And of course a blue-eyed kitten on another quilt top can end this posting nicely.

Monday, October 1, 2012

Tutored in October

October has always been an active and emotional month for me. I am working away on samples and speeches and classes for the biggest quilting event of the year--the International Quilt Market (trade show) followed by the International Quilt Festival in Houston, TX.  The Market-Festival marathon takes place in the last week of the month. Just in case you're a civilian (non-quilter) reading this and thinking, "Huh? Quilt show? Big deal!", this is the event where Houston grows by 45,000 in a week as needlework enthusiasts converge from all over the planet. It is a Very Big Deal.

This year on the 16th also marks the 10th anniversary of my mother's death. That one threw me for a long time because it was so unexpected. I don't even know how to talk about her death other than to realize my attitude all month may indeed be influenced, in some boomerang effect, by that milestone event. Then as I was clearing out computer files, I came across an epitaph I'd written for Sheba, our grey tabby cat, who passed away one October. Tears.What brought on all the melancholy?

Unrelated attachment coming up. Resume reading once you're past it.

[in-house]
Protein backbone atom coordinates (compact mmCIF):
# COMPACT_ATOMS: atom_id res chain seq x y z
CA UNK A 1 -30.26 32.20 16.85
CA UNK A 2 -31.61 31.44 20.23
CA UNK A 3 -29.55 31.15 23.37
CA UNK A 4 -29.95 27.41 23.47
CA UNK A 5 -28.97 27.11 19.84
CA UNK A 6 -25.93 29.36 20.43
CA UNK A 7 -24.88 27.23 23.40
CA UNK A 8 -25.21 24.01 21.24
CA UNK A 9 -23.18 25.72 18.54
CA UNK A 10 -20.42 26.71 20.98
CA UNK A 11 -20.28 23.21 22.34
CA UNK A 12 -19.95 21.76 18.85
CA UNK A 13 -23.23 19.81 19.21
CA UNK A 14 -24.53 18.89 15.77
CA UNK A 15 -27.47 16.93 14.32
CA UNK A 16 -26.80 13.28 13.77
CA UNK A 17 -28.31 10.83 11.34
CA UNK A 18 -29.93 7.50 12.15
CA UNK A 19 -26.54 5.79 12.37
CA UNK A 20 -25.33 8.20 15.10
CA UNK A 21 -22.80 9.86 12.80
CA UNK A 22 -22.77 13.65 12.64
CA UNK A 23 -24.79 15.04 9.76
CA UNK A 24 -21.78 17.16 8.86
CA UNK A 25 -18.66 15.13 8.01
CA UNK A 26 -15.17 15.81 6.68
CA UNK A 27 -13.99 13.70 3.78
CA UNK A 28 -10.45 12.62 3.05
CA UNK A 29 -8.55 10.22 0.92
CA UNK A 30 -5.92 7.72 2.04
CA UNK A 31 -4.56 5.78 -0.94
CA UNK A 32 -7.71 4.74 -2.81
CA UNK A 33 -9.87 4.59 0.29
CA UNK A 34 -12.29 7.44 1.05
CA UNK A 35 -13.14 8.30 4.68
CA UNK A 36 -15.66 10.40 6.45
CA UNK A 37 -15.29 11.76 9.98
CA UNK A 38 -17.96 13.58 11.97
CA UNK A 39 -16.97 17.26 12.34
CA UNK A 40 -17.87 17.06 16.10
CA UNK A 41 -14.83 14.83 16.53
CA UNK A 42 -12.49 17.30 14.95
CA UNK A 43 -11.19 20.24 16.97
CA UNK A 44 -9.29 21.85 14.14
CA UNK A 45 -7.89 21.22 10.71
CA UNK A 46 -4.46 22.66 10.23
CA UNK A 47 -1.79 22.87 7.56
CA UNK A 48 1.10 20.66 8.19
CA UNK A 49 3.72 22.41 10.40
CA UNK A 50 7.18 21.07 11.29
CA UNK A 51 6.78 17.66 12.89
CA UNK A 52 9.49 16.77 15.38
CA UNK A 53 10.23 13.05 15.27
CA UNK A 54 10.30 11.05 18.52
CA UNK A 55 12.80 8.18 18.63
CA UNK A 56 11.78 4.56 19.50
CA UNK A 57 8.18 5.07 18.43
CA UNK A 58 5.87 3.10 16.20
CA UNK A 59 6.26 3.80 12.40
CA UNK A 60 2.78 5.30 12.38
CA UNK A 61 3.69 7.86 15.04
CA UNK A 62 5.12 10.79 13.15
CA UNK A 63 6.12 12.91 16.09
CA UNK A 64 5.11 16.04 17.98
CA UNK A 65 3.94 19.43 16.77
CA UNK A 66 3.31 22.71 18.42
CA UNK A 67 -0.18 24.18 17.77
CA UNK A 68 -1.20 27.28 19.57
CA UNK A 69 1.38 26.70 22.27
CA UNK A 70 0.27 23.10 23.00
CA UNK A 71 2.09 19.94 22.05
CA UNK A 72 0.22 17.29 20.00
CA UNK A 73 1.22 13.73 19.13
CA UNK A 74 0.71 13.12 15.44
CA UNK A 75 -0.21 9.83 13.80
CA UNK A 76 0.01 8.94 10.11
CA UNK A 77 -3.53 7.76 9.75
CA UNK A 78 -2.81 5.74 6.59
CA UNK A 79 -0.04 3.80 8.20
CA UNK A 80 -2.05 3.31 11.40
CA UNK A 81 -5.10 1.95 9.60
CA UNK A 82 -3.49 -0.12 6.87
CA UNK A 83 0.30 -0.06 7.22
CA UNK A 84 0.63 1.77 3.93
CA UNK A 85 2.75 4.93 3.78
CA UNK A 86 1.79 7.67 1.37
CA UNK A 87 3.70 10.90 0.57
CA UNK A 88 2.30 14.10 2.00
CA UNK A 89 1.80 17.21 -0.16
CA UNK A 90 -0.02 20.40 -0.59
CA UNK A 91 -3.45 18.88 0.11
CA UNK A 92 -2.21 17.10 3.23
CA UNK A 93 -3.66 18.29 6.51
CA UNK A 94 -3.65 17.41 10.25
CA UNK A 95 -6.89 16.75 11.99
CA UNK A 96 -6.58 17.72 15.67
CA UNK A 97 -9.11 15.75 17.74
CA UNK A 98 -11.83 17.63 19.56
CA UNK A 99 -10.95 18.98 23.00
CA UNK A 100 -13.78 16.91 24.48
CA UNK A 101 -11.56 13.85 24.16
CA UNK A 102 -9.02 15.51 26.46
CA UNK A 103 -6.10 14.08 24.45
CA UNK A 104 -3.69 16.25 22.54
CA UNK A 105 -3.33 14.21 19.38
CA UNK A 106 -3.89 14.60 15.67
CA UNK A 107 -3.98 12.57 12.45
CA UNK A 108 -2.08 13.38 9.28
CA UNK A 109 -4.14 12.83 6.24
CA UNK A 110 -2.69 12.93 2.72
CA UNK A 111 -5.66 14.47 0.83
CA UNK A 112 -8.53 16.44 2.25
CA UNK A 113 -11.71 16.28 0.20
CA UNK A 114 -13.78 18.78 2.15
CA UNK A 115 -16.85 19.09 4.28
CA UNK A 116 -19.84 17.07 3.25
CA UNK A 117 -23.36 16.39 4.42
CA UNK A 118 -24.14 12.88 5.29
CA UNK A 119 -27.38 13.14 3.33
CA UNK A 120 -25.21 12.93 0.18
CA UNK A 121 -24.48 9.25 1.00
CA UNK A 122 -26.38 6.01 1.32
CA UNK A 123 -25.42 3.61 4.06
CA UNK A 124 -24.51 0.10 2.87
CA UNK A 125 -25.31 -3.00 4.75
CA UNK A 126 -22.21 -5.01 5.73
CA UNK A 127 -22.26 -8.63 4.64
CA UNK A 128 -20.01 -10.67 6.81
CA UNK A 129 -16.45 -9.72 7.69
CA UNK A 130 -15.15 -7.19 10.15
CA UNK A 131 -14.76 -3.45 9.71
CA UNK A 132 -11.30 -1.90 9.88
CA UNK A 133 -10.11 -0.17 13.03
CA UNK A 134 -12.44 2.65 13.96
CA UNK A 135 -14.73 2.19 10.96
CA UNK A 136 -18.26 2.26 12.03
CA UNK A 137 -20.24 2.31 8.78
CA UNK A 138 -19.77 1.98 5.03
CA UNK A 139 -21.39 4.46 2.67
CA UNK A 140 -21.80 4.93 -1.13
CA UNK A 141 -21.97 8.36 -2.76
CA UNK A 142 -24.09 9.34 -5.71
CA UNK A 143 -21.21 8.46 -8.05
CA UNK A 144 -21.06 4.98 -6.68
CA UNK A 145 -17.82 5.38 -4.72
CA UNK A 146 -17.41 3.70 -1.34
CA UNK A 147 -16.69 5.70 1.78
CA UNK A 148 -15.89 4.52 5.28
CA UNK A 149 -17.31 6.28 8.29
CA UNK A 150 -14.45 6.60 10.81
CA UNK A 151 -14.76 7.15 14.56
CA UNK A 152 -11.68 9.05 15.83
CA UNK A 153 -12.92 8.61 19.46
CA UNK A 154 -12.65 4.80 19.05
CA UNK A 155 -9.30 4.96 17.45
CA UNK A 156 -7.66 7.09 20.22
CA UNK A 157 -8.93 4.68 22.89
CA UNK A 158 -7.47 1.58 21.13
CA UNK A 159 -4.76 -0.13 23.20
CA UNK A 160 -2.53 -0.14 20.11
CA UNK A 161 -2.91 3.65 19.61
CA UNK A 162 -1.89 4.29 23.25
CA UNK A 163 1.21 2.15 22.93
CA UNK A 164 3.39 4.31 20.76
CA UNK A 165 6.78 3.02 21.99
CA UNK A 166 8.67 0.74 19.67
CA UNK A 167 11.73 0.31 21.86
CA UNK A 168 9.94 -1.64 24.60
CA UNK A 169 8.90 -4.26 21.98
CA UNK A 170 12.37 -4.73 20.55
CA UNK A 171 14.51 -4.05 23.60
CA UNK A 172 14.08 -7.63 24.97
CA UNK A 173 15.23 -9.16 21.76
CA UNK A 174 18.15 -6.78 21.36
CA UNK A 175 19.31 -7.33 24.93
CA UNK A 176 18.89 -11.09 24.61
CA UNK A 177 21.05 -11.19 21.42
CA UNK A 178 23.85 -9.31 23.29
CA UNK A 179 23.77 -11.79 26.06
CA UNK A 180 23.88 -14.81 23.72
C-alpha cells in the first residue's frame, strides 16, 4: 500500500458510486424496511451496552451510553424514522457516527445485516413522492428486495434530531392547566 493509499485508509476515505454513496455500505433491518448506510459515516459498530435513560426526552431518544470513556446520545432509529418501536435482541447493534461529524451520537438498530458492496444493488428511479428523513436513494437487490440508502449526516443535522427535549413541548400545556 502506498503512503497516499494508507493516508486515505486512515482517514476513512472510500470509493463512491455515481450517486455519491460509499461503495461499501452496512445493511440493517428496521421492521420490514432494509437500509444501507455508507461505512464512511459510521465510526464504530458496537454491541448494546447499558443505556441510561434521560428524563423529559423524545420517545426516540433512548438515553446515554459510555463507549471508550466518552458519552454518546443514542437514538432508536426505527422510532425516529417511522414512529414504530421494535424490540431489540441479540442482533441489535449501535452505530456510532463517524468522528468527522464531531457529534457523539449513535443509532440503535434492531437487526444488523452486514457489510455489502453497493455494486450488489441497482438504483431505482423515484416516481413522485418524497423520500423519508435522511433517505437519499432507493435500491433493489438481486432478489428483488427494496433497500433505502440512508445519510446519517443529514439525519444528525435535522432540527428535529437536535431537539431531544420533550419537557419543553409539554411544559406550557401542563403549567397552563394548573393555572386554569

I think it might be fear. Tomorrow I take Joey, my Siamese-mix kitten, to the vet to get fixed. Like my friend Kat Taylor, I call it 'tutored' after the Larsen cartoon. Joey's been sneezing off and on and being an uber-anxious pet-parent, I've hauled him in twice for examination. They are getting tired of seeing me. Conclusion: Joey, being the food hoover he is, has snuffled up every dust bunny, crumb of food, basically anything on the floor ever since he came to live with us. Yesterday I caught him trying to eat the lint in the dryer screen. The vet thinks his sneezing might be the result of his indiscriminate noshing. He will probably come through the operation just fine. But fear is there.

So I'm posting Sheba's epitaph here and then will delete it from the computer. Sometimes I wish it was that easy to delete memories but the ability to relive and remember is at the heart of our humanness.

                                                    Epitaph for a Loved Cat